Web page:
Cover photo for Mark Halperin's Obituary
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1940 Mark 2018

Mark Halperin

February 19, 1940 — July 13, 2018

Mark Halperin, a resident of Ellensburg for over fifty years, passed away on July 13, 2018 at the age of 78. He was born in New York City, received a degree in physics from Bard College, and went on to the University of Iowa to complete his MFA in Creative Writing. He put himself through college working as a microscope technician.

At Iowa, he met his wife Barbara ("Bobbie") who was getting a master's degree in painting. After graduation in 1967, he accepted a job from the English Department at Central Washington State College, making Ellensburg their permanent home. Mark taught literature, composition and creative writing for 36 years until his retirement in 2004. During his years at Central he published five books of poetry from major presses, while publishing hundreds of poems in magazines across the country, establishing a national reputation. His first book, Backroads, won the 1975 United States Award of the International Poetry Forum. Subsequent books were A Place Made Fast, The Measure of Islands, Time as Distance, and Falling through the Music. One of Mark's favorite poets, William Stafford, wrote that Mark's poems "do not live by extracting power from what is already achieved, but by themselves contributing to something on-going. Halperin writes in the presence of earlier literature, and he contributes to that company by being himself worthy of it." Norman Dubie, another famous American Poet, wrote that Halperin's poems "are unusual for our times, they seem obligated to tell, with an imagery largely sensitive to movement and light, just what it is like to be gentle and care for life." Halperin also co- wrote, with Joseph Powell, a textbook on poetry called Accent and Meter.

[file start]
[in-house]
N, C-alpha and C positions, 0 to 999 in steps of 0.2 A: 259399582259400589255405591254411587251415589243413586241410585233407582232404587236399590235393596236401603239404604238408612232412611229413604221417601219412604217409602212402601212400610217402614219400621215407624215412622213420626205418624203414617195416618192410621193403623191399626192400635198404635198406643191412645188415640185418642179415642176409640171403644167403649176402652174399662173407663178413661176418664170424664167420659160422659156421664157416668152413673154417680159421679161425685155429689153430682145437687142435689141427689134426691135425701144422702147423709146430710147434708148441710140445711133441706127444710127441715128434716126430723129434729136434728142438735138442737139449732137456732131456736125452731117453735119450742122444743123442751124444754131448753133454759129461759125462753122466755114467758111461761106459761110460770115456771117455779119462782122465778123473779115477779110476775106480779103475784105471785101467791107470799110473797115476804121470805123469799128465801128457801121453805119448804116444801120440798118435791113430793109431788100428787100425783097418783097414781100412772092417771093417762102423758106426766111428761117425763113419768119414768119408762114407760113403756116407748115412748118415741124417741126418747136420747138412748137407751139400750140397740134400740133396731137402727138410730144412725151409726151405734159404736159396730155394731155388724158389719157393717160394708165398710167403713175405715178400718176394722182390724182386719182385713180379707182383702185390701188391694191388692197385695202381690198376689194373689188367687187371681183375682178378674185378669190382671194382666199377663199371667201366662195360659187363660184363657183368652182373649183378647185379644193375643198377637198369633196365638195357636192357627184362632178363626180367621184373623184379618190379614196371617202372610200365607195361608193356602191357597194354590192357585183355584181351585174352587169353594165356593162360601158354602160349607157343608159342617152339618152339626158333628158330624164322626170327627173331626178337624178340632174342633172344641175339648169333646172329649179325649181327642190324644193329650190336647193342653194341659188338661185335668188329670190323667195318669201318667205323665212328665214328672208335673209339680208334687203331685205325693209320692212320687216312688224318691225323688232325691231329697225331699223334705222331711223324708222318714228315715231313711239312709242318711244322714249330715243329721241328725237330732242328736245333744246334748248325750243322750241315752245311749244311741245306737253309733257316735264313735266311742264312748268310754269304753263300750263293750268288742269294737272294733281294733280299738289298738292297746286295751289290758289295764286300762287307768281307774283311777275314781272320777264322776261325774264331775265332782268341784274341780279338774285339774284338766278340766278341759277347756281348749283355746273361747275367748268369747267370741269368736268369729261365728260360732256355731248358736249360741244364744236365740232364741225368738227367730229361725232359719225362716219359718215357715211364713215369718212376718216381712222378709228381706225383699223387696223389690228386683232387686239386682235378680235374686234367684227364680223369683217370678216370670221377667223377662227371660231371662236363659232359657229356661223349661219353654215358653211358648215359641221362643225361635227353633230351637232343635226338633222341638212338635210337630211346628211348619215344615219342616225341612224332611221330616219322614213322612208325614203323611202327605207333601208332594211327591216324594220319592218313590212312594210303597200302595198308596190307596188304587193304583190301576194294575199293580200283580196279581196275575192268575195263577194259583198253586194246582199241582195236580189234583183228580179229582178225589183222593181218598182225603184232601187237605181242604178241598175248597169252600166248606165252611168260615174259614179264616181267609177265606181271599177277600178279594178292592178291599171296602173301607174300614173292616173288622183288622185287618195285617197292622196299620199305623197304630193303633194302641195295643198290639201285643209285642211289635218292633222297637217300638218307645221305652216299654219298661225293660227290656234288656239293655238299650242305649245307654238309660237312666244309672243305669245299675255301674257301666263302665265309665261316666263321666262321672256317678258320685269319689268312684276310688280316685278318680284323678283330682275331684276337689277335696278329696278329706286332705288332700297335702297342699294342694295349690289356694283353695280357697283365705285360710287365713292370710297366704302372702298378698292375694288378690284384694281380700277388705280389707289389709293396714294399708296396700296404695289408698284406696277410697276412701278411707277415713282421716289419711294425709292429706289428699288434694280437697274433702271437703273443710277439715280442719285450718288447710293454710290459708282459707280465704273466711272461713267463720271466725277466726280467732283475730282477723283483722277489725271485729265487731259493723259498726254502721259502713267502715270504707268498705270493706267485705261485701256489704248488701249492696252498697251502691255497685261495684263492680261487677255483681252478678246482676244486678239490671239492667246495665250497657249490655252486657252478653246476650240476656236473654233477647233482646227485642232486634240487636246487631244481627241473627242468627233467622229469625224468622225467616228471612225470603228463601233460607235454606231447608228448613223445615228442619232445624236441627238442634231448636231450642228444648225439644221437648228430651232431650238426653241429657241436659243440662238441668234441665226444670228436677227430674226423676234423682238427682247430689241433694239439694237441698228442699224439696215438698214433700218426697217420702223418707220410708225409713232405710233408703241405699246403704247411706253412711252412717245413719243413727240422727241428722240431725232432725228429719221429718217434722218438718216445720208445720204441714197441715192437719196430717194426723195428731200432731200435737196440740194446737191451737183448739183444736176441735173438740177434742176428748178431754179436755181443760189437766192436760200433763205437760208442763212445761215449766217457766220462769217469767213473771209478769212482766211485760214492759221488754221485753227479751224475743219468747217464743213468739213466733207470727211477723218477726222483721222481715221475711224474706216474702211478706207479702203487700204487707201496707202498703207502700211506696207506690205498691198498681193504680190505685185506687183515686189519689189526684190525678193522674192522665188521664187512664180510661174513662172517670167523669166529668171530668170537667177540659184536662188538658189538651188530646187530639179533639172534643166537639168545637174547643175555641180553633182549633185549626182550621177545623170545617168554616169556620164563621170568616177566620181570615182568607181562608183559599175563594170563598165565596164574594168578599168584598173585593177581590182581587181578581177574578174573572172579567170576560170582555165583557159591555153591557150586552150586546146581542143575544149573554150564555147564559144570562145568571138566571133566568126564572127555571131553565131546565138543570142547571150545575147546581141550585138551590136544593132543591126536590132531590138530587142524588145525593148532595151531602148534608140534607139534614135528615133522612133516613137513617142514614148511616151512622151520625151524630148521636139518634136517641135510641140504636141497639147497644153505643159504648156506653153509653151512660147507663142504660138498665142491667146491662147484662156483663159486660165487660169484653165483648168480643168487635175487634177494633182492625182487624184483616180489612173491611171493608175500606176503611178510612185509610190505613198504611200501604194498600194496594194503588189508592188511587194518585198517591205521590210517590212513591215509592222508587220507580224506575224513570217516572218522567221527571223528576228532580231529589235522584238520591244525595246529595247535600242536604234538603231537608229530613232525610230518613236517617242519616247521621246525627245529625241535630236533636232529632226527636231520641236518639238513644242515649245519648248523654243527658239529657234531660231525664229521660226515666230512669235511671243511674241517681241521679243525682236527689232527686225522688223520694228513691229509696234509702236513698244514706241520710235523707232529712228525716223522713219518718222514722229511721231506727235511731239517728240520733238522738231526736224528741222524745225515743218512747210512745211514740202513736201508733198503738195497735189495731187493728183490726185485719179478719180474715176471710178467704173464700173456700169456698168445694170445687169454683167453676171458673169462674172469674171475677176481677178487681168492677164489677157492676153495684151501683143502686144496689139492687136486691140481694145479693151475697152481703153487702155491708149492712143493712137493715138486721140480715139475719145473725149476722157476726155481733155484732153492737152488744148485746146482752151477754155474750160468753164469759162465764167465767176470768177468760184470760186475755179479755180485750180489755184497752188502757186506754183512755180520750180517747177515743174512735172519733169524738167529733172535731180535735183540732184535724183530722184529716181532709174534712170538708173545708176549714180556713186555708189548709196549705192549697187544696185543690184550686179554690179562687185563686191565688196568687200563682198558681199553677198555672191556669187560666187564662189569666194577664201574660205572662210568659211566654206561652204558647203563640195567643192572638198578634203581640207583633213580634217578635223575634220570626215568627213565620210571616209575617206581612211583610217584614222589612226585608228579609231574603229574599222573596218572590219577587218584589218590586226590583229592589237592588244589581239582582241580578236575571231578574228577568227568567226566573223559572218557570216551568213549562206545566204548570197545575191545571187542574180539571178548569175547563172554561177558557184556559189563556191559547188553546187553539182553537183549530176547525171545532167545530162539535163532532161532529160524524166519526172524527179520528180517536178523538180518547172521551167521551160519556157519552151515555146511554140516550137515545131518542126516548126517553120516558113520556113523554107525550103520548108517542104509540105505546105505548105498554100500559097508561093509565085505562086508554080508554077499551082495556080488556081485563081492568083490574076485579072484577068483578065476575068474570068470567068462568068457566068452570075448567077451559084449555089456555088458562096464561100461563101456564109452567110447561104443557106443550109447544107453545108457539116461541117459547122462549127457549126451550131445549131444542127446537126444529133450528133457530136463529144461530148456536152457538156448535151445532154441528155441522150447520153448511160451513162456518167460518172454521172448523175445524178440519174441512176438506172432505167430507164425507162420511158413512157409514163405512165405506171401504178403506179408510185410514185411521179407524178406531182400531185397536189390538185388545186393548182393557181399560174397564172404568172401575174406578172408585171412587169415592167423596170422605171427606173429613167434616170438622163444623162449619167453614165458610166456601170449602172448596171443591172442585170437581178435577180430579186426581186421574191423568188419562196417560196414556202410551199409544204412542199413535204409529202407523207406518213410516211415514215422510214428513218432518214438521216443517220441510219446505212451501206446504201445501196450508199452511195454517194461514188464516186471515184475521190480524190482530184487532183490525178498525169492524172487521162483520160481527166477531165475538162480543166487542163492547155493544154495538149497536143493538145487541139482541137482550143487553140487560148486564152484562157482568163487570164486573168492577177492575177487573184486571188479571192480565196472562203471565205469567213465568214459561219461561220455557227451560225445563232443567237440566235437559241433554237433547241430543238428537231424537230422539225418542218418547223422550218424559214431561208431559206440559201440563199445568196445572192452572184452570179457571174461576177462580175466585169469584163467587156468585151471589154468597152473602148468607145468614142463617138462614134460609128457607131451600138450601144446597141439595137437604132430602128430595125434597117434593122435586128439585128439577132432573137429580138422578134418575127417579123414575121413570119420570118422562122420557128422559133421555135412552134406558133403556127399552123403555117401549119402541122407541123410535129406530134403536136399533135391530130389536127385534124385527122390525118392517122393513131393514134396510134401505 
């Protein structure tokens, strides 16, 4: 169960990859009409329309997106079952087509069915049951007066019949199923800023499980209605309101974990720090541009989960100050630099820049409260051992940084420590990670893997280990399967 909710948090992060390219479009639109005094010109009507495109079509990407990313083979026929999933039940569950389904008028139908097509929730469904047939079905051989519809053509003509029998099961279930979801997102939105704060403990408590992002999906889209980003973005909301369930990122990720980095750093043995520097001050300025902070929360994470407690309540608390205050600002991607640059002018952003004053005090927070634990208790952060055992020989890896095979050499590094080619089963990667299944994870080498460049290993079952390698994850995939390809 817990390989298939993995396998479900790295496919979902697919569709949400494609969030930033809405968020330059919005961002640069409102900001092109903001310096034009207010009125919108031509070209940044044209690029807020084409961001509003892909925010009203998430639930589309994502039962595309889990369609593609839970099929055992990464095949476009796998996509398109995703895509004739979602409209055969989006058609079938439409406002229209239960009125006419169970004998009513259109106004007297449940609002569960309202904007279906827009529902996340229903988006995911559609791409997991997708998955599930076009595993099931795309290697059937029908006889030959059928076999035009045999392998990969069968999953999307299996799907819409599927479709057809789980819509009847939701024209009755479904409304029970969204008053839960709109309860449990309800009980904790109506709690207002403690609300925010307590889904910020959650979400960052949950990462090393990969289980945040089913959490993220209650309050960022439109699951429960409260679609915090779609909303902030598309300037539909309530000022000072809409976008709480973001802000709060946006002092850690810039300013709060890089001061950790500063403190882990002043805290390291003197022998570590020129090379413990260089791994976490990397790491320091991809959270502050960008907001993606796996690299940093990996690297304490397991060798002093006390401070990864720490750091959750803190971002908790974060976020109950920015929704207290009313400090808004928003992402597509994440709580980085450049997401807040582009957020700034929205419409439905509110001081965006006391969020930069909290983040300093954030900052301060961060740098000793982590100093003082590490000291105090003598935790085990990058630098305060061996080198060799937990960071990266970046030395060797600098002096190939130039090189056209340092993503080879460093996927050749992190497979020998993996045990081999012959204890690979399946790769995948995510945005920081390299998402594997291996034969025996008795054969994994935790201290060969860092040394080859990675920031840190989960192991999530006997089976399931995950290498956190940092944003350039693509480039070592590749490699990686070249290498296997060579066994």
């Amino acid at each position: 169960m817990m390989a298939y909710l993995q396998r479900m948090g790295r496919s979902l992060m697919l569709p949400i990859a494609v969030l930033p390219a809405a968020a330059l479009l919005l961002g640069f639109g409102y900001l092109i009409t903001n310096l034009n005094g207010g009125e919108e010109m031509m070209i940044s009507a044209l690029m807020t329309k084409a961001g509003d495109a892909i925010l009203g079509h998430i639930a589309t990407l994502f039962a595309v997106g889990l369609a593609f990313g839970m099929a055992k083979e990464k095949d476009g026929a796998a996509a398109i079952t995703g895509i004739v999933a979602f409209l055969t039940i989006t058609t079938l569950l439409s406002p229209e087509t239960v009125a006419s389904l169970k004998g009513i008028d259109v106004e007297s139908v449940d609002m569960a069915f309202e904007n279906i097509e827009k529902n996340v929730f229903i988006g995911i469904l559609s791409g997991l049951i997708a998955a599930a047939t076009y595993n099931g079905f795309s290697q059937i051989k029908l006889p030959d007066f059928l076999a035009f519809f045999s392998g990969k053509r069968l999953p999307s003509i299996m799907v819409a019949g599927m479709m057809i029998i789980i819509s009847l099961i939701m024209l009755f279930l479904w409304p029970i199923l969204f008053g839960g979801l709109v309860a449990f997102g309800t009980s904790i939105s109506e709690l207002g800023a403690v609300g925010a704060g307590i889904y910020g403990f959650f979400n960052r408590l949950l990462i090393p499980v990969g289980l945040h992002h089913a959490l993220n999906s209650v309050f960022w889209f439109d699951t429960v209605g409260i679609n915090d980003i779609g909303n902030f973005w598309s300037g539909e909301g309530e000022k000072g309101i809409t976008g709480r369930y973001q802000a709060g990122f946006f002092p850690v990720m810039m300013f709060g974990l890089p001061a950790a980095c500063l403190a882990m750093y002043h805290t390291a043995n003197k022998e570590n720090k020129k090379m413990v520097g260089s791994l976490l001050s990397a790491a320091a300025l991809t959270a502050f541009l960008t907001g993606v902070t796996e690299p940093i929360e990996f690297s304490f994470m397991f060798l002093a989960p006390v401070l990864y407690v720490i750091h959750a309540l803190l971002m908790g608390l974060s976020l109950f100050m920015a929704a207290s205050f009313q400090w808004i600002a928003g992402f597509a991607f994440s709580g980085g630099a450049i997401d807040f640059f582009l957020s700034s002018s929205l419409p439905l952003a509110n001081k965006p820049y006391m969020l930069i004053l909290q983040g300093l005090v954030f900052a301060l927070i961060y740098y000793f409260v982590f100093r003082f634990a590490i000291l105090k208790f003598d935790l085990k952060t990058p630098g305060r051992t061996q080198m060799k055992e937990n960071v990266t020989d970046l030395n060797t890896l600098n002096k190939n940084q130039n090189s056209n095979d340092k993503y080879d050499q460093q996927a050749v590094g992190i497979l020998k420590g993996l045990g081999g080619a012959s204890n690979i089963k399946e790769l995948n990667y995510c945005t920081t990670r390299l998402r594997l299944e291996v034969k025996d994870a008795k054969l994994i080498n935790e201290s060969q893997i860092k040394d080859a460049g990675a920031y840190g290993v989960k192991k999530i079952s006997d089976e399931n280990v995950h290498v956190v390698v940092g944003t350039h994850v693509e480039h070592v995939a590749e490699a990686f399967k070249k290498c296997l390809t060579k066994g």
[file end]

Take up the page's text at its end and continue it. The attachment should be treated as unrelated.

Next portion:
Mark and Bobbie raised their son, Noah, on their property on Highway 10. Noah was the delight of their lives. Noah and his wife Shelley have two children, Sarah (age 14) and Adam (age 12), who became one of the central joys of their retirement. Mark was an avid fly fisherman and after retirement, he spent many hours fishing the Yakima River as well as local lakes and streams several times a week. He was keenly interested in fly fishing equipment and wrote many articles about fly patterns, fishing different lakes and streams, vises, and improved tying techniques. He liked to joke that he made more money writing about fishing than he ever did writing poetry. Fishing and fly-tying was a passion that sustained him.

Mark's father emigrated from Russia, and learning his father native language was an accomplishment he took pride in. Mark taught in Estonia, Russia as well as the Ukraine. He and Dinara Georgeoliani also translated poems and short stories from Russian into English, publishing them in many in major magazines, as well as a book of poems called A Million Premonitions by Victor Sosnora. Mark and Bobbie were enthusiastic travelers visiting Mexico, Italy, Japan, Russia, Portugal, Sicily, France and Greece. They loved visiting museums, fine dining and trying out the wines of the region.

Mark was preceded in death by his mother and father. He is survived by his wife, Bobbie; son Noah (wife Shelley); grandchildren Sarah and Adam; and his sister Diane (Greg) Sullivan. Memorial contributions in Mark's honor are suggested to Hospice Friends, 302 S. Main Street, Ellensburg. Steward & Williams Funeral Home and Crematory has been entrusted with the arrangements. Online condolences may be left for the family at

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